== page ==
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TitlePlate tectonics and northern Cordilleran geology: an unfinished revolution
AuthorMonger, J W H
SourceGeoscience Canada vol. 24, no. 4, 1997 p. 189-198
Alt SeriesGeological Survey of Canada, Contribution Series 1997175
Meeting50th Annual Meeting of the Geological Association of Canada; Ottawa, ON; CA; 1997
Mediapaper; on-line; digital
File formatpdf
ProvinceBritish Columbia; Northwest Territories; Yukon
NTS92; 93; 94; 95; 96; 97; 102; 103; 104; 105; 106; 107; 114; 115; 116; 117
Lat/Long WENS-168.0000 -120.0000 72.0000 44.0000
Subjectsstructural geology; orogenies; orogenesis; subduction; subduction zones; craton; accretion; oceanic crust; crustal thickness; paleogeography; plate tectonics
Illustrationsgeological sketch maps; cross-sections, stratigraphic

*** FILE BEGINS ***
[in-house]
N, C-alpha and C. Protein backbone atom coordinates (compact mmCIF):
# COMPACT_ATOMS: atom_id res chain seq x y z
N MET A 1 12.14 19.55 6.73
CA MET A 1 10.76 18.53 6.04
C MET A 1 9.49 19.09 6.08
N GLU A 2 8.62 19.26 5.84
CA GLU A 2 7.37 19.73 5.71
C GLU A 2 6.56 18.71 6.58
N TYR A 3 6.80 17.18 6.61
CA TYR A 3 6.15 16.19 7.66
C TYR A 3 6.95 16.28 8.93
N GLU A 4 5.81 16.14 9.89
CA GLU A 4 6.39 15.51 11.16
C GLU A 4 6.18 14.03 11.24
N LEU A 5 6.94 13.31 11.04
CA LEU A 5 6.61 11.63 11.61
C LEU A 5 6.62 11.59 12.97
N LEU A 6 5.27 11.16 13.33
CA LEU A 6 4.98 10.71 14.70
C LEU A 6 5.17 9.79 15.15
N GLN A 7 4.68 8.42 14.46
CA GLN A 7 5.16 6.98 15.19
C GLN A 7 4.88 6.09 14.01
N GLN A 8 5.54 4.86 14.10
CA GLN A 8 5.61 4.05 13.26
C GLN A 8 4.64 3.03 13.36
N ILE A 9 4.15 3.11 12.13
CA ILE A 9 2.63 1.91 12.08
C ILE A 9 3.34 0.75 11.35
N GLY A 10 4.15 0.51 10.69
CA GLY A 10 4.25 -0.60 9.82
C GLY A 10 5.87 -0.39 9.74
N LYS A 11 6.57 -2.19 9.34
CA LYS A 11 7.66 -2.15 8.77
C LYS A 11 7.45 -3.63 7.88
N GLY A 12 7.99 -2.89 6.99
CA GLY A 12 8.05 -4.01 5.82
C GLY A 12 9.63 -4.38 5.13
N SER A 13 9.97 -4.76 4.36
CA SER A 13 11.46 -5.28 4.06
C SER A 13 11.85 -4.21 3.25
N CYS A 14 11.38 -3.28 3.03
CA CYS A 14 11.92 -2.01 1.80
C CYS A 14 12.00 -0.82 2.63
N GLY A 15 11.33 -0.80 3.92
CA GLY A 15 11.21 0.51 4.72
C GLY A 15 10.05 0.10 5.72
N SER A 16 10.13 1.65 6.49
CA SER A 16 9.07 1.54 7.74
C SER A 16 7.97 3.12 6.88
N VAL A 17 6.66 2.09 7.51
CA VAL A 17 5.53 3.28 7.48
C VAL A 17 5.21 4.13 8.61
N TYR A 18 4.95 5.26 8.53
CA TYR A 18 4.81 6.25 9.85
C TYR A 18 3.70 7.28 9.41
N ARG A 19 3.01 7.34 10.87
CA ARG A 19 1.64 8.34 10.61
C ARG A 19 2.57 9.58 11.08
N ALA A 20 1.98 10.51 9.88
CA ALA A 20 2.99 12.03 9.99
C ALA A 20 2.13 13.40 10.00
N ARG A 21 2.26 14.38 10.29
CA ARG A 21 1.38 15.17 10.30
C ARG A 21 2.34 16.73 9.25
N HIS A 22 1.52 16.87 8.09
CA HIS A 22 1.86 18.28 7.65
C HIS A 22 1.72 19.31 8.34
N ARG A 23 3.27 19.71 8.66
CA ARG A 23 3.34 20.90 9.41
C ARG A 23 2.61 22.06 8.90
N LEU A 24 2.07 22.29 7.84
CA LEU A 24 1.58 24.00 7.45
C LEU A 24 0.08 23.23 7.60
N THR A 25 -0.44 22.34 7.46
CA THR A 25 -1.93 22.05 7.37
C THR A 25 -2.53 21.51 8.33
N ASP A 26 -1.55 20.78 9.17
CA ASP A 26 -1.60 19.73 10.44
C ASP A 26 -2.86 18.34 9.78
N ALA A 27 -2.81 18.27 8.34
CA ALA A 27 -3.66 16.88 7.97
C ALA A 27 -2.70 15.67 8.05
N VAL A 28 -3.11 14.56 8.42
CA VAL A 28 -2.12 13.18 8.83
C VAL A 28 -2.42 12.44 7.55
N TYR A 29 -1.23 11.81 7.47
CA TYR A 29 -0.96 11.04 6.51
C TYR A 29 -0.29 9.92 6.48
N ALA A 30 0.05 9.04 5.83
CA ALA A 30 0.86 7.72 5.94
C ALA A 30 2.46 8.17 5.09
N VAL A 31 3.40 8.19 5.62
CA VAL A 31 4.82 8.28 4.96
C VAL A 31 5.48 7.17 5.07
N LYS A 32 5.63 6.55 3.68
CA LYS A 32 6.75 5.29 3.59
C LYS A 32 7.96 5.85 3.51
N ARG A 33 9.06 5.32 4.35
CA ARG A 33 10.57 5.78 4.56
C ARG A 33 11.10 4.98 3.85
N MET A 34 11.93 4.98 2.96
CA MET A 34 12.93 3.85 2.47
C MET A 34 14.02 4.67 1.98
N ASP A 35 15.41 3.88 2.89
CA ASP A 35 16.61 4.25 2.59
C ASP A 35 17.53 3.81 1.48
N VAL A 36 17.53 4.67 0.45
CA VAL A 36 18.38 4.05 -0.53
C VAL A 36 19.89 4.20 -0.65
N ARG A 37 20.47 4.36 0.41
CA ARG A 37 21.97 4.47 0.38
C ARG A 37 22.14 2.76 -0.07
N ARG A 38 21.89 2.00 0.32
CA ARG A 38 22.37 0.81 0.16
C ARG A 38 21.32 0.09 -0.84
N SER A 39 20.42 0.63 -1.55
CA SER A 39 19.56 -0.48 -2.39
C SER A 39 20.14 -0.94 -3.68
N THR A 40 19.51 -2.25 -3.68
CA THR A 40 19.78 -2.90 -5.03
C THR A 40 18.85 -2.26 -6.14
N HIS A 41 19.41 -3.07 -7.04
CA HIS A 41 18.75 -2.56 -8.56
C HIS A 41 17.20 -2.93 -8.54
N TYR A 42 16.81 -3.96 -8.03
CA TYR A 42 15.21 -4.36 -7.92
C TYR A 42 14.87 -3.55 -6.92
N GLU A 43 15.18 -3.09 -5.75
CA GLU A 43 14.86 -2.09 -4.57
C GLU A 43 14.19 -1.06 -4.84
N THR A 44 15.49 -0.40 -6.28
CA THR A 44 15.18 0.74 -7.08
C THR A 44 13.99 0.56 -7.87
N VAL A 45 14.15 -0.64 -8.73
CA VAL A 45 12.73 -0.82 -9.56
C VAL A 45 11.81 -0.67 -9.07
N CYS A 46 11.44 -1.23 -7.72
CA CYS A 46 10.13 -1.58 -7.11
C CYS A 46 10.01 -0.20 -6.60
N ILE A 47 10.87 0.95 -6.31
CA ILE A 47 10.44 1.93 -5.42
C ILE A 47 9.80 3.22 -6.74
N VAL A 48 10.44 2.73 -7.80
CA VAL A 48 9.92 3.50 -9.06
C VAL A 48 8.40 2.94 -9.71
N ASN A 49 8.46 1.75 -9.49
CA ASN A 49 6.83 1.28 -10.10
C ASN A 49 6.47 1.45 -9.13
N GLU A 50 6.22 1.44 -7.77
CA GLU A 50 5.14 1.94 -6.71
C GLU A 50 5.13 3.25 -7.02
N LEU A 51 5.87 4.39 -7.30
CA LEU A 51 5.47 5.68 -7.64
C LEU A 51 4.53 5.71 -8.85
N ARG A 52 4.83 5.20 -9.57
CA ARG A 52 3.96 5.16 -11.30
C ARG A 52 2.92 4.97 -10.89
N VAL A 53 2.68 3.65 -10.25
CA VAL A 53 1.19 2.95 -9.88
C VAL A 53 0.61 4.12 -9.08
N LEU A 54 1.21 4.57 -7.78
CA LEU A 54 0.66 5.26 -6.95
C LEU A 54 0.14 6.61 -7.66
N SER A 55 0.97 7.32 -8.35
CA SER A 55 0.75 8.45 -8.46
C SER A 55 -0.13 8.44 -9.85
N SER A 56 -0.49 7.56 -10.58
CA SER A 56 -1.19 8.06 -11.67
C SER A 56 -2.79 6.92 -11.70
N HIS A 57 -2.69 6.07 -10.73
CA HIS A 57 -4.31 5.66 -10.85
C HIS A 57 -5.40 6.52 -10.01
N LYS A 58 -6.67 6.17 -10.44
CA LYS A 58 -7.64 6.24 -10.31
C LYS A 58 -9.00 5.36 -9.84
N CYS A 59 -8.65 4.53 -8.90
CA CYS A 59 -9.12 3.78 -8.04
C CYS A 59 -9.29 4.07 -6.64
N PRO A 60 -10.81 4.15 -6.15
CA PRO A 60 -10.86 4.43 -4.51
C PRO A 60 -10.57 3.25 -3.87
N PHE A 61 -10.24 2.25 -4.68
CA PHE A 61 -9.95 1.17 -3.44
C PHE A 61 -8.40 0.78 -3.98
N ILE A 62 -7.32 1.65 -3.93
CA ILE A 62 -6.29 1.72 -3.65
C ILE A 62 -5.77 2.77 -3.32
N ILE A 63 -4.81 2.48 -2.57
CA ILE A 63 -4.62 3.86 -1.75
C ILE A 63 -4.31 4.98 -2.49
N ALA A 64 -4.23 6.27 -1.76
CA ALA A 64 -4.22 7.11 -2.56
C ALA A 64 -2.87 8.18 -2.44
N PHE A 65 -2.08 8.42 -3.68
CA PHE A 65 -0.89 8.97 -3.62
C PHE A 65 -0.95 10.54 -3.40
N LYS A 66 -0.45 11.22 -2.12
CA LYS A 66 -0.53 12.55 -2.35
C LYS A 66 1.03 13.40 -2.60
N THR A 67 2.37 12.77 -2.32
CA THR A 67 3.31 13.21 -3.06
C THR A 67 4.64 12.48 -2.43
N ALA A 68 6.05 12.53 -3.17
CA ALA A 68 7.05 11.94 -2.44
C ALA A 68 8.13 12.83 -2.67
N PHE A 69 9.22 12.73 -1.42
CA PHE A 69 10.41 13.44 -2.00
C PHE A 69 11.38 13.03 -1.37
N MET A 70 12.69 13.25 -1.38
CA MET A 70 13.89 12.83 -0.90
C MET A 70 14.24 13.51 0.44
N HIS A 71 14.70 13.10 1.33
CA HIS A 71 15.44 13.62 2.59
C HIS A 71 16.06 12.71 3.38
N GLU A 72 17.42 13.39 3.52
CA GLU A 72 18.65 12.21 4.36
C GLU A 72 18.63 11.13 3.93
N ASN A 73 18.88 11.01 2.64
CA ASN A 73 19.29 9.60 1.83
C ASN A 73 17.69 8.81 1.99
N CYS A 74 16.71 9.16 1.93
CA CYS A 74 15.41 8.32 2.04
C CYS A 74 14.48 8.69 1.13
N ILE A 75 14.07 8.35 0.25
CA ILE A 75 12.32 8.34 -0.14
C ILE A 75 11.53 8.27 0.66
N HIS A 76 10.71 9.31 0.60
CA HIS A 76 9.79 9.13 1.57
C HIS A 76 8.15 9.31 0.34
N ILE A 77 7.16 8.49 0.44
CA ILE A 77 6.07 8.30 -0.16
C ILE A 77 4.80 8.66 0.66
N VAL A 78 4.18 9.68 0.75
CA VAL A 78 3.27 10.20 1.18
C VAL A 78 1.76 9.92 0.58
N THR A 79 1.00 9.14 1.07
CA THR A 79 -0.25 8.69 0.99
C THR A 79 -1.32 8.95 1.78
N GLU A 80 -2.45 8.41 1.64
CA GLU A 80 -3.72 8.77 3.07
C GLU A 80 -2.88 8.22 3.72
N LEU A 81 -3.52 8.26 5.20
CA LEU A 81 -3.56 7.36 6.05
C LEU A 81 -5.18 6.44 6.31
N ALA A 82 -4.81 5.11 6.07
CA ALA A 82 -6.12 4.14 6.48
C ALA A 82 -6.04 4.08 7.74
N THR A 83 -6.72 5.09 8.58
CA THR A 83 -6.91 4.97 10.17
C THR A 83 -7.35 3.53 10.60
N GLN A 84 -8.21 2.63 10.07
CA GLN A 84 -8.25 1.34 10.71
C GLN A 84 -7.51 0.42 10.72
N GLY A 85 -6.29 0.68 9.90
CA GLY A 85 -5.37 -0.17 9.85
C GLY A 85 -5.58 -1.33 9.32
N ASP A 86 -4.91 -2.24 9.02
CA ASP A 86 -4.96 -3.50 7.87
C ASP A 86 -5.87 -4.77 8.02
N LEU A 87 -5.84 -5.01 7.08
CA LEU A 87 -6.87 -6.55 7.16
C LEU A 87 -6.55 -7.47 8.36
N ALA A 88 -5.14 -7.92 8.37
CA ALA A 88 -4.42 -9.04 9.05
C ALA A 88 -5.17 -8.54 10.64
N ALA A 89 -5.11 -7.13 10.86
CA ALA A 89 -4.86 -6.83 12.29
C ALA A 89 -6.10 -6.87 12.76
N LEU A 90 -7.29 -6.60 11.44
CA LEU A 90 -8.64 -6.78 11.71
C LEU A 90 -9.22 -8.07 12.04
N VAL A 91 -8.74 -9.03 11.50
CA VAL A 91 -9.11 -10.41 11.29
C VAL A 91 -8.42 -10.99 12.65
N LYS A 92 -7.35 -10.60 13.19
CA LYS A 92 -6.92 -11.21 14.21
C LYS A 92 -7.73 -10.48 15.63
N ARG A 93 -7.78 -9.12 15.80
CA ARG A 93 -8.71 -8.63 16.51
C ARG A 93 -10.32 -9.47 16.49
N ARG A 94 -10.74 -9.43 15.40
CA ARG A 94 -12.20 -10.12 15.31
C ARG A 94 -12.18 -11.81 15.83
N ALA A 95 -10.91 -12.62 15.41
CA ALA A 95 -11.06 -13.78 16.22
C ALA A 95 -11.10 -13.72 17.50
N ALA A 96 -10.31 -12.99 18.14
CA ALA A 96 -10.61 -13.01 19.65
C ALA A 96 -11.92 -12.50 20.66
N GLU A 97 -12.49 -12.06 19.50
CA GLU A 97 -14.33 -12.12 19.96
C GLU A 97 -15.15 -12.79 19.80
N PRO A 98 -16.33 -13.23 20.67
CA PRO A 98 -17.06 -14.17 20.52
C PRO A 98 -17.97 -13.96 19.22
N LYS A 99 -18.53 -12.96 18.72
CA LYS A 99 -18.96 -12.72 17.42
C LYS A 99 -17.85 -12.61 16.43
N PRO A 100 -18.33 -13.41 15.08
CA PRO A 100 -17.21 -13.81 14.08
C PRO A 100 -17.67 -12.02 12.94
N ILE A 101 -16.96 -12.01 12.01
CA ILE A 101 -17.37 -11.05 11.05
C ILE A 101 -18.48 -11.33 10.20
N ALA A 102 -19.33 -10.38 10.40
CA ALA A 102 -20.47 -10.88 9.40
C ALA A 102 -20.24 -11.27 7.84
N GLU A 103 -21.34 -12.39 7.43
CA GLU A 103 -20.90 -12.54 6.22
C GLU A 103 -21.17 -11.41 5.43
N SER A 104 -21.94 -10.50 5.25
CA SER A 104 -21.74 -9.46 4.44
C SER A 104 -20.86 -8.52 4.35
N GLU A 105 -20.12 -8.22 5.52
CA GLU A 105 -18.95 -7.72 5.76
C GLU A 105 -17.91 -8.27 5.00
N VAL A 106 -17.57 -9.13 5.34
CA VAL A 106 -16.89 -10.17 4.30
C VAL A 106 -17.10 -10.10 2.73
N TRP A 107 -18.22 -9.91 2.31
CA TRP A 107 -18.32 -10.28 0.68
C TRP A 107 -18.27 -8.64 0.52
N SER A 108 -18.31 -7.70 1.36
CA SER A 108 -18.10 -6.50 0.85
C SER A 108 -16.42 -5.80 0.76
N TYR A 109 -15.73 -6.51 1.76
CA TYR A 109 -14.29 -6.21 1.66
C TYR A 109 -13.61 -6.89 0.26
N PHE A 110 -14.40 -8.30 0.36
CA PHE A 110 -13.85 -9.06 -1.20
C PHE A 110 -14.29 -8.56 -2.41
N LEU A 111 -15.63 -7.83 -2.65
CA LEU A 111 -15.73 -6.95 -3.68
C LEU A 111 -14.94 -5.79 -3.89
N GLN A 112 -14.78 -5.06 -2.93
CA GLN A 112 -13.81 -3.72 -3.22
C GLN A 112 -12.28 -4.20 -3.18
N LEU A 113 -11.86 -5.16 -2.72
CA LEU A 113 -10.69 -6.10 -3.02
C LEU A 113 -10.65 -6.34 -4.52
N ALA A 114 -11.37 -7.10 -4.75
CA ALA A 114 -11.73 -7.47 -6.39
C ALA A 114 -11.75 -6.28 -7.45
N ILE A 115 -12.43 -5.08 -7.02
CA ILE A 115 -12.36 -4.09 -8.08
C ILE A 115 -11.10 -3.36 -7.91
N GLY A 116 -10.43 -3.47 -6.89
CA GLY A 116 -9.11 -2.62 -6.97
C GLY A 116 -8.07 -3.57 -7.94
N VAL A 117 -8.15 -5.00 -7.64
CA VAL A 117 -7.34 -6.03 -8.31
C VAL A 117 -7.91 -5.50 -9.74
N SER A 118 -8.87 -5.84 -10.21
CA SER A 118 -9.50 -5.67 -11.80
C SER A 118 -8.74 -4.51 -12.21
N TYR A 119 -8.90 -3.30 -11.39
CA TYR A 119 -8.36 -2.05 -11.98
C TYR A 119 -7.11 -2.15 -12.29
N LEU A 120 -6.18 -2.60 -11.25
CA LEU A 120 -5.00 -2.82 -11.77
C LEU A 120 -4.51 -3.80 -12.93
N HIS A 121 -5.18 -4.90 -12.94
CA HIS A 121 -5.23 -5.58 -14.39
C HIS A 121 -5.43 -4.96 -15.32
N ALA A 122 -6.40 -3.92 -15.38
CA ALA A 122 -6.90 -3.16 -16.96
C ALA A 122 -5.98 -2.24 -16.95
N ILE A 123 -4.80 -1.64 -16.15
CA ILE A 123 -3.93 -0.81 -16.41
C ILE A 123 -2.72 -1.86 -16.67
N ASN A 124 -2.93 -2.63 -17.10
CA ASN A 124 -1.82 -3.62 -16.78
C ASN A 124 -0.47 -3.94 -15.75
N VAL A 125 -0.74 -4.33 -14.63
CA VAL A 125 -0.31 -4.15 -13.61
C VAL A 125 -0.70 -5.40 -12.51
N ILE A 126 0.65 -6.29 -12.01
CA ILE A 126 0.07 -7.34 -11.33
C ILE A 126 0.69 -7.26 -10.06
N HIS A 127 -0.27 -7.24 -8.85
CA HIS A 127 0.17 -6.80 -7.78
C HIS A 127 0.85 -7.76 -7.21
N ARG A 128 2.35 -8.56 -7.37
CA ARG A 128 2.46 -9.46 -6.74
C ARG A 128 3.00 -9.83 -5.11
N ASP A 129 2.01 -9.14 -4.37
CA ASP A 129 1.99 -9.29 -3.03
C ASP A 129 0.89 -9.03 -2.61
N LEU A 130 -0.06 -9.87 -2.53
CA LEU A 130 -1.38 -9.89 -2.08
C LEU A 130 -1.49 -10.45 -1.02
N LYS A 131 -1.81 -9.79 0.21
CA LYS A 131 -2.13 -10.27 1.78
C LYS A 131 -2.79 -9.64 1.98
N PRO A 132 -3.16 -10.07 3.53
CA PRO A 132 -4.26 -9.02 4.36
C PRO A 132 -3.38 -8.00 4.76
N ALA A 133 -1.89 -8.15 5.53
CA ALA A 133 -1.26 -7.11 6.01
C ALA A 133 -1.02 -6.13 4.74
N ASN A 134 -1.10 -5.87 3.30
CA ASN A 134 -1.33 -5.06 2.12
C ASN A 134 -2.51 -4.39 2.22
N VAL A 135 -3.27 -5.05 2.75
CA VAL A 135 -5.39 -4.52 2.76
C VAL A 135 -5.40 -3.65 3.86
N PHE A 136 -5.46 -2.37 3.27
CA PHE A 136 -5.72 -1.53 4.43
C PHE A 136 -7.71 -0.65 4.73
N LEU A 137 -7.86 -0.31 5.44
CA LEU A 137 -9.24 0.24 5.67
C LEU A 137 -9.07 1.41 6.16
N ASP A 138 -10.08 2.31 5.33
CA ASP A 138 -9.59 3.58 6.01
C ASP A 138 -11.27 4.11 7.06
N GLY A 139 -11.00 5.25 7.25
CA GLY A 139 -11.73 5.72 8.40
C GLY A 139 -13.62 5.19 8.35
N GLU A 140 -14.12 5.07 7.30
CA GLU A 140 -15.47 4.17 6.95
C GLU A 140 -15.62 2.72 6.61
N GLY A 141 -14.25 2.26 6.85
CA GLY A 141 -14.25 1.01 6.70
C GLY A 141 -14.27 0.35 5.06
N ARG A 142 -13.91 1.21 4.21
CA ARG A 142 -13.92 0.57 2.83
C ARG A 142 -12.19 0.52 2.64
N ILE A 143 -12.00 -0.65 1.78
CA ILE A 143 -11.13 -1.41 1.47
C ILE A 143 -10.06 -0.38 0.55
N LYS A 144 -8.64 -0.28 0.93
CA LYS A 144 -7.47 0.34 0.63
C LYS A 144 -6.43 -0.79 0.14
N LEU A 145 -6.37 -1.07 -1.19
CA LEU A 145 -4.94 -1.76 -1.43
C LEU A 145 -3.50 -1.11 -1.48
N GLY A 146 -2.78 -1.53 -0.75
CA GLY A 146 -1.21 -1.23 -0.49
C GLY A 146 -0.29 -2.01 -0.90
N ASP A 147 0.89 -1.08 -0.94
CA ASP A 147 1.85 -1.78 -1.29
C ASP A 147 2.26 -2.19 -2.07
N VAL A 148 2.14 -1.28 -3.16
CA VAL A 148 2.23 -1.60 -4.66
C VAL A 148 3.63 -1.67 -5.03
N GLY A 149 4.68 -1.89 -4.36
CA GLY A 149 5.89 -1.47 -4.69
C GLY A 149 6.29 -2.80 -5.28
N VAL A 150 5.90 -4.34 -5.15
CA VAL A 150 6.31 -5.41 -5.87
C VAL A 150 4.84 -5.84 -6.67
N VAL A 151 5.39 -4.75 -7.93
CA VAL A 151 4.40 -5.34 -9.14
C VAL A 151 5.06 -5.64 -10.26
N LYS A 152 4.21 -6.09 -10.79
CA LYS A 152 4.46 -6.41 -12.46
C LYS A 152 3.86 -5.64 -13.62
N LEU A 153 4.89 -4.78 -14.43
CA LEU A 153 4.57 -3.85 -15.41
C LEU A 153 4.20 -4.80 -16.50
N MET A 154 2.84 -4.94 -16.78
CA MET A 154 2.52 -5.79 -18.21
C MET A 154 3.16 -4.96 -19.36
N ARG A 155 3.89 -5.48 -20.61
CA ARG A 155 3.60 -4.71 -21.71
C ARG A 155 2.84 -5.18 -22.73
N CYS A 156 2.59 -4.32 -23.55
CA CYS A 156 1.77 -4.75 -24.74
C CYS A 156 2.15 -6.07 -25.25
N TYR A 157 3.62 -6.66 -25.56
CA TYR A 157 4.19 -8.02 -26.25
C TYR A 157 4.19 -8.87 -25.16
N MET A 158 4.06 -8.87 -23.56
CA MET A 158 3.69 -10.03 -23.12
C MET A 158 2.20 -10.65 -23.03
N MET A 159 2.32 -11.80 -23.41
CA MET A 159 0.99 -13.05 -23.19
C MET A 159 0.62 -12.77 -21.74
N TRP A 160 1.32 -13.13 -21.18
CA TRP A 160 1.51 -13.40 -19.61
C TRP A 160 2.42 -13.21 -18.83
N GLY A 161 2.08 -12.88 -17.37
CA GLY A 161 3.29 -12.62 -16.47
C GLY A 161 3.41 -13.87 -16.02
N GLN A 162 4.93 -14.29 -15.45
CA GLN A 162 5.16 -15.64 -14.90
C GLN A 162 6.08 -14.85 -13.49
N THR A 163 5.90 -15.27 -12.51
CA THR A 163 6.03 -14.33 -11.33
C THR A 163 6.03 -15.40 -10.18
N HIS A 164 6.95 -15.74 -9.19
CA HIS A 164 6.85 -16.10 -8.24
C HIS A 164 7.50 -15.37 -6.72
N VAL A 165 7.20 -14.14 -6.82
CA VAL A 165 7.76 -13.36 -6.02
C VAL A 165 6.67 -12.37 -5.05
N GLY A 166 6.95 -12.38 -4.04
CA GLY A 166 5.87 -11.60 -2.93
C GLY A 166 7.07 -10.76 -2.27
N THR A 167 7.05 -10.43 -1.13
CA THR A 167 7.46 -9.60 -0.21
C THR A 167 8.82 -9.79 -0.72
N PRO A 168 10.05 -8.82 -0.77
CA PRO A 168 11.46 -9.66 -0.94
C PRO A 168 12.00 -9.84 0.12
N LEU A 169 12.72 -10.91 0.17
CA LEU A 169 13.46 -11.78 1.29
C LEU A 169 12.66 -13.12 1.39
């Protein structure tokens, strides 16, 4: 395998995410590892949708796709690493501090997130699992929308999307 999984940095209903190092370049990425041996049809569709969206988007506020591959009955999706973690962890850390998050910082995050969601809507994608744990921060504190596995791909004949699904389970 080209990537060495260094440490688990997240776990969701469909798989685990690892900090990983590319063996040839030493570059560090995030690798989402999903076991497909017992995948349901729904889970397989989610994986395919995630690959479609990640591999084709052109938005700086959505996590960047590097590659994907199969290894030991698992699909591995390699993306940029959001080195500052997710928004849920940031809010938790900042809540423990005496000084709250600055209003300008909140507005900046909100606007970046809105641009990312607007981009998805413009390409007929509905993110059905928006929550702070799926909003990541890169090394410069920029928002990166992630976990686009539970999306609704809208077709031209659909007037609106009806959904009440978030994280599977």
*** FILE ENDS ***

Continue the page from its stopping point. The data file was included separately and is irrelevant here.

AbstractThe northern Cordillera, located on a continent-ocean interface in existence for 750 million years, is an orogenic collage mostly made up of Paleozoic through early Mesozoic intraoceanic arc and subduction complex terranes accreted to the craton margin, and mid-Mesozoic to Holocene arc semplaced mainly in and on the accreted terranes. Mountain building results from crustal thickening most likely caused by persistent movement of the North American plate towards, and over, various Pacific oceanic plates since Early Jurassictime. Location of collage components intime and space is needed to show the succession of plate configurations that led to the collage, but current conflict between estimates of amounts of lateral displacements means that pre-Tertiary paleogeographies remain in doubt.